This article presents the results of measurements of the braking efficiency of vehicles adapted to be operated by drivers with motor dysfunctions. In such cars, the braking system is extended with an adaptive device that allows braking with the upper limb. This device applies pressure to the original brake in the car. The braking force and thus its efficiency depend on the mechanical ratio in the adapting device. In addition, braking performance depends on the sensitivity of the car’s original braking system and the maximum force that a disabled person can exert on the handbrake lever. Such a person may have limited power in the upper limbs. The force exerted by the driver can also be influenced by the position of the driver’s seat in relation to the handbrake lever. This article describes the research aimed at understanding the influence of the above-mentioned factors on the car braking performance. As a part of the analysis of the test results, a mathematical function was proposed that allows a parametric description of the braking efficiency index on the basis of data on the braking system, adaptation device, driver’s motor limitations, and the position of the driver’s seat. The information presented in this article can be used for the preliminary selection of adaptive devices to the needs of a given driver with a disability and to the vehicle construction.
Driving cars by drivers with disabilities usually requires special adaptations [1,2,3]. These are often devices that make it possible to operate the vehicle using the upper limbs. One of the most frequently used devices is the manual operating brake. It usually takes the form of a lever located in the floor or under the steering wheel, and moving it forward activates the working brake [4,5].
The kinematics and dynamics of the braking lever and the upper limb are very important in the operation of the device adapting the braking system for the needs of people with disabilities. From the biomechanical point of view, the upper limb pressing on the brake lever is in a completely different range of motion than the lower limb pressing on the brake pedal without adaptation.
To illustrate this phenomenon it is worth comparing several typical solutions used for people with disabilities. Figure 1 shows a vertically installed gas/brake device at the driver’s seat. The device is a kind of lever. A human pushes one end of it and an arm with a pusher exerts pressure on the brake pedal.
Figure 2 shows the gas/brake device mounted horizontally under the steering wheel. The principle of operation is the same, but this time the lever is placed horizontally, which changes the trajectory of the driver’s hand.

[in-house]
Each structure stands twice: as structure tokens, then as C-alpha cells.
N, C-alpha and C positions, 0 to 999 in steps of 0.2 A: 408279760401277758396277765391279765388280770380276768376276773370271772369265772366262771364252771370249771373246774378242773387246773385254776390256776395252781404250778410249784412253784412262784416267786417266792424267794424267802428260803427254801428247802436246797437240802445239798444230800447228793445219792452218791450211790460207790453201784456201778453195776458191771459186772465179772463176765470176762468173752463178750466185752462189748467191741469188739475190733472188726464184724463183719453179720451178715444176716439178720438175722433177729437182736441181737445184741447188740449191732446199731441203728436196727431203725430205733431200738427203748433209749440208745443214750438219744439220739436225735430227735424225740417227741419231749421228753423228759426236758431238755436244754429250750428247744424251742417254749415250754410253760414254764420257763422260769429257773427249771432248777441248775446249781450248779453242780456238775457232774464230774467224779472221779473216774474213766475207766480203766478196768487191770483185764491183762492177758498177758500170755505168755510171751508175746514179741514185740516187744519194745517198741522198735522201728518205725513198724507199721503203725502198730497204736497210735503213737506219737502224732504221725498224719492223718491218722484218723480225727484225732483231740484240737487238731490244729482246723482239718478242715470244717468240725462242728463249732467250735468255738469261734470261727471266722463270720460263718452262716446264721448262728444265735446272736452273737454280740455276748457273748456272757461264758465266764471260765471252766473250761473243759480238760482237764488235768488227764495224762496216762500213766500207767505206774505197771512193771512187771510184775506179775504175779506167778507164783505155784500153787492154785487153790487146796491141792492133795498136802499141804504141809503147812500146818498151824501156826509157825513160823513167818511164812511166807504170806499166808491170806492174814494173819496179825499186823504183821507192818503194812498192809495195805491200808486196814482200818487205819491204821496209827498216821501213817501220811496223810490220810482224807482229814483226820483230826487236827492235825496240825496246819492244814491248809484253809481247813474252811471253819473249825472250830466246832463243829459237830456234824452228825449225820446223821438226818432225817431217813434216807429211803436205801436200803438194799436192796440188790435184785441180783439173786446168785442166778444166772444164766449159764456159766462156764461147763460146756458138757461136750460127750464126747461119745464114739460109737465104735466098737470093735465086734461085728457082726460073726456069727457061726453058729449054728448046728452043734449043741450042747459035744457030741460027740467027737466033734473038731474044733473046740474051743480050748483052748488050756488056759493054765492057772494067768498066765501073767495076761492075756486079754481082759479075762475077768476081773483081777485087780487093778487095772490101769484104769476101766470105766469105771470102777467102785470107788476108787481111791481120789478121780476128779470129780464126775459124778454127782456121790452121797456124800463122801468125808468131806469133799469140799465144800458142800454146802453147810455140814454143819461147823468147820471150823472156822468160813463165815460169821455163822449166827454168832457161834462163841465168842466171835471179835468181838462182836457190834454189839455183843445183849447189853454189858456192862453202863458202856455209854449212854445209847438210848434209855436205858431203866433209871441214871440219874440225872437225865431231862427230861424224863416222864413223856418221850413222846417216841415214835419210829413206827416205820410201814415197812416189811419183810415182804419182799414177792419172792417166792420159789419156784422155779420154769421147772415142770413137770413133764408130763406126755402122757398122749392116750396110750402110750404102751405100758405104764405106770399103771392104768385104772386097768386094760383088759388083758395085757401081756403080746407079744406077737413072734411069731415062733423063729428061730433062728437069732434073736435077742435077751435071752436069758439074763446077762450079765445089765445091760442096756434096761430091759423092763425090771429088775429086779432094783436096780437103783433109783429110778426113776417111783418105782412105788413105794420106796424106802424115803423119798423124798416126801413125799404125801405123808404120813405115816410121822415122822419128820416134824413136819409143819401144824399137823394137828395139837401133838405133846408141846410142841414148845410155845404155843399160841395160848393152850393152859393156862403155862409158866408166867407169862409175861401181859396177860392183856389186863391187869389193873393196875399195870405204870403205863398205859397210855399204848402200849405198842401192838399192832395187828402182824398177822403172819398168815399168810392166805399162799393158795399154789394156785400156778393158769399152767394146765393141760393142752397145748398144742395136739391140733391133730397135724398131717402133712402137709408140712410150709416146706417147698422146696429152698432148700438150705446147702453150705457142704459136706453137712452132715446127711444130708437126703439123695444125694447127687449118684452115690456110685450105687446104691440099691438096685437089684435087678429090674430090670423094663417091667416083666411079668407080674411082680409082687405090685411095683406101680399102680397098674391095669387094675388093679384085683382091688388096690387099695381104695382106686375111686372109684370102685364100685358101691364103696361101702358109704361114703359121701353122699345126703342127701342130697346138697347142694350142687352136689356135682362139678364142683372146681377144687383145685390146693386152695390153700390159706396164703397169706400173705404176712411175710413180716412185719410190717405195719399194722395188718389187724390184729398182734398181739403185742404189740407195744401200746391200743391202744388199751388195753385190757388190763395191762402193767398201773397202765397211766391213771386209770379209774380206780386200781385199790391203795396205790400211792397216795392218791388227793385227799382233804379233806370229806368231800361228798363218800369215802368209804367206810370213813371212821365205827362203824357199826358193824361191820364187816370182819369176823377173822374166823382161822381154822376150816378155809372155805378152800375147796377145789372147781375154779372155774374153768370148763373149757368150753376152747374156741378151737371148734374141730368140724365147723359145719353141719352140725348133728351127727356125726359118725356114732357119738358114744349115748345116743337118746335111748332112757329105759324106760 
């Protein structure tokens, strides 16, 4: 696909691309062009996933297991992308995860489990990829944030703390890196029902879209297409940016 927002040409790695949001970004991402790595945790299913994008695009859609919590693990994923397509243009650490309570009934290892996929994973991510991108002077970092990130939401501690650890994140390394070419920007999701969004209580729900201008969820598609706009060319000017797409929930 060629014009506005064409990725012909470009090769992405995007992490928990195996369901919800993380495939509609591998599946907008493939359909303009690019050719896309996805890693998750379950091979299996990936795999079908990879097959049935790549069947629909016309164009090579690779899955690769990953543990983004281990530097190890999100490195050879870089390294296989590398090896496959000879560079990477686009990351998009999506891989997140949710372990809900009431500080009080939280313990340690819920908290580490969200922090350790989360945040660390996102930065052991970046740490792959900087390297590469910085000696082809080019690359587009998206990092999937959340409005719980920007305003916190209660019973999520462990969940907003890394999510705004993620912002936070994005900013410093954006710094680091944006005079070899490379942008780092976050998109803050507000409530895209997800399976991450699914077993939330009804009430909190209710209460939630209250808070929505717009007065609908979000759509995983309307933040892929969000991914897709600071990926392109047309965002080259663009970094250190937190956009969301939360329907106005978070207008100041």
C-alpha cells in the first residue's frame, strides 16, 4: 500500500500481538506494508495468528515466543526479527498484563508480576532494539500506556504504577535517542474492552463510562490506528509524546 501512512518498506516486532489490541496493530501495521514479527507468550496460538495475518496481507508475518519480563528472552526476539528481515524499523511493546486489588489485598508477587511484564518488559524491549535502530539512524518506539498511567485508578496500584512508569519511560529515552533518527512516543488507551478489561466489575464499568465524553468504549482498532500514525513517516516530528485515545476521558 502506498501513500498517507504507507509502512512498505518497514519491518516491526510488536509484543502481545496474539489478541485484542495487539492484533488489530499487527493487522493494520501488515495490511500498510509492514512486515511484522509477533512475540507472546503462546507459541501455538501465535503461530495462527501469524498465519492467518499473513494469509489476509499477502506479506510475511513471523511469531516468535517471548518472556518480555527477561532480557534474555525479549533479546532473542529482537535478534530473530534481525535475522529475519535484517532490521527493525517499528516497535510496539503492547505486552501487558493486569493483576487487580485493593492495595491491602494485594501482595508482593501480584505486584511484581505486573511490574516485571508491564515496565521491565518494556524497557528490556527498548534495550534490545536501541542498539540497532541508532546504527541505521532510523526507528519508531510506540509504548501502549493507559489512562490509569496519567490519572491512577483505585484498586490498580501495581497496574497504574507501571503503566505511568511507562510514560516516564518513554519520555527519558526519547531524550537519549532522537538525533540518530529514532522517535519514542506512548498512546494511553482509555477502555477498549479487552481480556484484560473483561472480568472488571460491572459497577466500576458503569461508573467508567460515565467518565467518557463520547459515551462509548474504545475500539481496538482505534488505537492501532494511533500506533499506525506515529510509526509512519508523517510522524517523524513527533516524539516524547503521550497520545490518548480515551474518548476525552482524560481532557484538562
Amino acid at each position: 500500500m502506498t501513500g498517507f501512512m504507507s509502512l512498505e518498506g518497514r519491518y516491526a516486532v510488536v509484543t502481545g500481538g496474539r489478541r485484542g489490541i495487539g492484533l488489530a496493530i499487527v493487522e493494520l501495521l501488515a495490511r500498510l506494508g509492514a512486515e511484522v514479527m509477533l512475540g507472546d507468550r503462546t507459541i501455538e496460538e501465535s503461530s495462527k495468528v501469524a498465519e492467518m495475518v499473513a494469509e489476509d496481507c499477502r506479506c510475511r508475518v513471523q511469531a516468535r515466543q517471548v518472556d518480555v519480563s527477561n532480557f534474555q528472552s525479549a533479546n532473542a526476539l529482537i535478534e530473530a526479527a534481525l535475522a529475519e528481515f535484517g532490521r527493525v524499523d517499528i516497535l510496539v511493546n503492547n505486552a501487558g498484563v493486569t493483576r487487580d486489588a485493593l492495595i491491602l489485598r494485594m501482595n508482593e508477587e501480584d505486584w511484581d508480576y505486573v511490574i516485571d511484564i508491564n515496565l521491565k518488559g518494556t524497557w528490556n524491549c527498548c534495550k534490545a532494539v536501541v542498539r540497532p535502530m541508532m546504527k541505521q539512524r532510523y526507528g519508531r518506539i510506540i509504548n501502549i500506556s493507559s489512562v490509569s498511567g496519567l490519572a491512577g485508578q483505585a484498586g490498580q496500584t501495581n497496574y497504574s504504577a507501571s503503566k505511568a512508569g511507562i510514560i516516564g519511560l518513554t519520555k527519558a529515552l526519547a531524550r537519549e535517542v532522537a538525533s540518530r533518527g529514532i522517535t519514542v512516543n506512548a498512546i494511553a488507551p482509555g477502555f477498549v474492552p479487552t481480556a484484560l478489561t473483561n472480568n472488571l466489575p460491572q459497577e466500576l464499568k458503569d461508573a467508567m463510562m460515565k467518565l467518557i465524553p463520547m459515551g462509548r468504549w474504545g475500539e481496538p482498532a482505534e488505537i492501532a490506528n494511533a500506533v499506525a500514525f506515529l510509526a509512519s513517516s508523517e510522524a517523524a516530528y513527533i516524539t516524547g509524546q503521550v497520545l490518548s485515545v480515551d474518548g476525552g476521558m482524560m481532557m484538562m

There are also special solutions that allow the braking to be implemented in a different way, for example, with a joystick or other devices. Many of them use the movement of the wrist when the rider cannot move his entire arm. An example of such a solution is shown in Figure 3.
However, the most popular solutions are the first two, presented in Figures 1 and 2. They are installed in most vehicles adapted for people with lower limb dysfunctions. Therefore, in the rest of this article, attention will be focused on them.
When operated with the lower limb, the driver has a relatively high force. At the same time, the bending angle in the knee joint is close to 90°, which makes the lever mechanism relatively insignificant. Meanwhile, when operating with the upper limb, the driver has significantly less force, but the angle in the elbow joint is close to 180°. This causes a lever effect that increases pressure on the brake. As a consequence, the distribution of forces in the upper and lower limbs during brake operation is significantly different .
The above phenomenon is important because the pressure force on the brake jack in the adaptation device depends not only on the force generated by human muscles, but also on the geometric position of the driver in relation to the brake jack and on the kinematics parameters of the adapting device.
The basic geometrical parameter, important from the point of view of the pressure applied to the handbrake jack, is the distance between the jack handle and the driver’s shoulder joint. In this space, the driver’s arm and forearm must fit, forming such an angle in the elbow joint that it is possible to freely press the brake jack.
The basic kinematics parameter is the distance that the handle of the handbrake jack must travel to achieve sufficient braking force on the wheels of the vehicle. This path will hereinafter be referred to as the brake jack deflection. In general, the smaller deflection distance of the handle causes the smaller influence of the kinematics on the dynamics. It can also be formulated by a condition that is expressed in equation (1):
According to the above relationship, the sum of the deflection of the handbrake jack and the arm and forearm of the driver’s upper limb must be smaller than the distance between the jack handle and the driver’s shoulder joint. This imposes certain restrictions on the distance of the handle from the shoulder joint. If the jack deflects too much, it may result in a small leverage in the biomechanical lever present in the elbow joint. This, in turn, will reduce the force the driver exerts on the brake.
In the case of people with disabilities, paresis of the upper limb, which is operated by the brake by the driver, is a relatively common phenomenon. For this reason, a situation in which too much pressure on the brake jack will be required must not be allowed.
The deflection of the brake jack depends on two factors:
brake pedal deflection in an unmodified brake mechanism,
the gear ratios of the adapting device.
The second factor is crucial in the design of adaptive devices. If the ratio is 1, the force required for manual operation will be the same as the force required for application with the foot. This situation is unacceptable because of the lower force generated by the upper limbs. On the contrary, if the gear ratio of this mechanism is too high, it will cause a large deflection of the brake jack. For these reasons, it is very important to optimize the design of adaptive devices and to control the correctness of their operation and installation.
During the operation of the brake, in the case of using adaptive devices, there are three mechanisms introducing the force transmission:
hydraulic transmission in an unmodified brake system,
a lever mechanism in the adaptation device,
biomechanical transmission in the driver’s upper limb.